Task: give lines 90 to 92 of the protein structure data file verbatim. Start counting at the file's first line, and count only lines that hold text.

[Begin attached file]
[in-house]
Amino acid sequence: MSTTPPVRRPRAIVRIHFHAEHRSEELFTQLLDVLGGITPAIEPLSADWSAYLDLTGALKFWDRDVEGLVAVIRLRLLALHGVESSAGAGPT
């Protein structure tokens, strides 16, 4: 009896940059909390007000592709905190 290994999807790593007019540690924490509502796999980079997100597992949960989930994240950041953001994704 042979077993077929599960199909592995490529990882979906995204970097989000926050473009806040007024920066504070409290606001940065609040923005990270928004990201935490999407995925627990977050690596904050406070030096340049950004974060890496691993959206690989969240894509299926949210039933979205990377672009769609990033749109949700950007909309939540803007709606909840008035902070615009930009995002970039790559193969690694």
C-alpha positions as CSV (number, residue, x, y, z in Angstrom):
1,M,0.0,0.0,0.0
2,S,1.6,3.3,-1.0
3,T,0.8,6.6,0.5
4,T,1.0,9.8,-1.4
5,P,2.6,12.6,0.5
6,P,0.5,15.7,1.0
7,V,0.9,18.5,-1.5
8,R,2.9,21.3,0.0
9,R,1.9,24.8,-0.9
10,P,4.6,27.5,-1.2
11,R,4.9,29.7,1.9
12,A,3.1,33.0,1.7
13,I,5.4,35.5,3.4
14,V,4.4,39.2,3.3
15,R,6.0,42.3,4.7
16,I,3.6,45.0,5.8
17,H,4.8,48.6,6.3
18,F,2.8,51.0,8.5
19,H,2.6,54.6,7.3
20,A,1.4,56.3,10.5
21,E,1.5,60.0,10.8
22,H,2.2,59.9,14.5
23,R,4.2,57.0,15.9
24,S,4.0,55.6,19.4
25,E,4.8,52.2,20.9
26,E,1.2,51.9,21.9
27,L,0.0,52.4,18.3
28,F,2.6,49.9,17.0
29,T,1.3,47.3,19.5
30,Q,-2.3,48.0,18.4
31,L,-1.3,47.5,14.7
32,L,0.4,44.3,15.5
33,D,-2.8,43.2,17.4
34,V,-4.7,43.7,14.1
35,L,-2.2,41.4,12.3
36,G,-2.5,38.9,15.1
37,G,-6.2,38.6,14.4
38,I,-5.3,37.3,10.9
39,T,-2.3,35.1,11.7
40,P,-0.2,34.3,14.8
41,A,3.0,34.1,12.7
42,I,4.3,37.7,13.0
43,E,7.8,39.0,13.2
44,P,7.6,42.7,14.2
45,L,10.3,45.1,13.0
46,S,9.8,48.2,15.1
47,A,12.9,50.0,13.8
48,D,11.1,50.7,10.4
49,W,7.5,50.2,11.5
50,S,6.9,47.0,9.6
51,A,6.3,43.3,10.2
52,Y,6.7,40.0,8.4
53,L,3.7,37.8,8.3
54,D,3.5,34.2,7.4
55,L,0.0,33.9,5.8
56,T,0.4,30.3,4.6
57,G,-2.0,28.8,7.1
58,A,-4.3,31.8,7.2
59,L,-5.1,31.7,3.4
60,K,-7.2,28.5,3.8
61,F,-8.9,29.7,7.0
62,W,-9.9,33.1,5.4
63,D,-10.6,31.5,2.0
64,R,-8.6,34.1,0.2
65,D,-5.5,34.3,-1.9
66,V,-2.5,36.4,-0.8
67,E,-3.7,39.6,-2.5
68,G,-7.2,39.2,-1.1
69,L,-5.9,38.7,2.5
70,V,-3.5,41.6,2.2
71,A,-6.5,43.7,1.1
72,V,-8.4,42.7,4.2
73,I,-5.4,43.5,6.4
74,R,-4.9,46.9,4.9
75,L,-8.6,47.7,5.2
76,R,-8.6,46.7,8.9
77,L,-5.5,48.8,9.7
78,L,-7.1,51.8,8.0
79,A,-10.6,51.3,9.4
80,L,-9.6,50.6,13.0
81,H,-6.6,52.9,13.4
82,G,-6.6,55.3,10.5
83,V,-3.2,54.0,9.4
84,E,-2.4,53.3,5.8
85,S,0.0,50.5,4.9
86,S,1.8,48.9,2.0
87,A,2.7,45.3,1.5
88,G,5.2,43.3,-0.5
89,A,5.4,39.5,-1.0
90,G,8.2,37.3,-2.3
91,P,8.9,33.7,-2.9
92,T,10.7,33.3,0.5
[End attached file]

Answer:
86,S,1.8,48.9,2.0
87,A,2.7,45.3,1.5
88,G,5.2,43.3,-0.5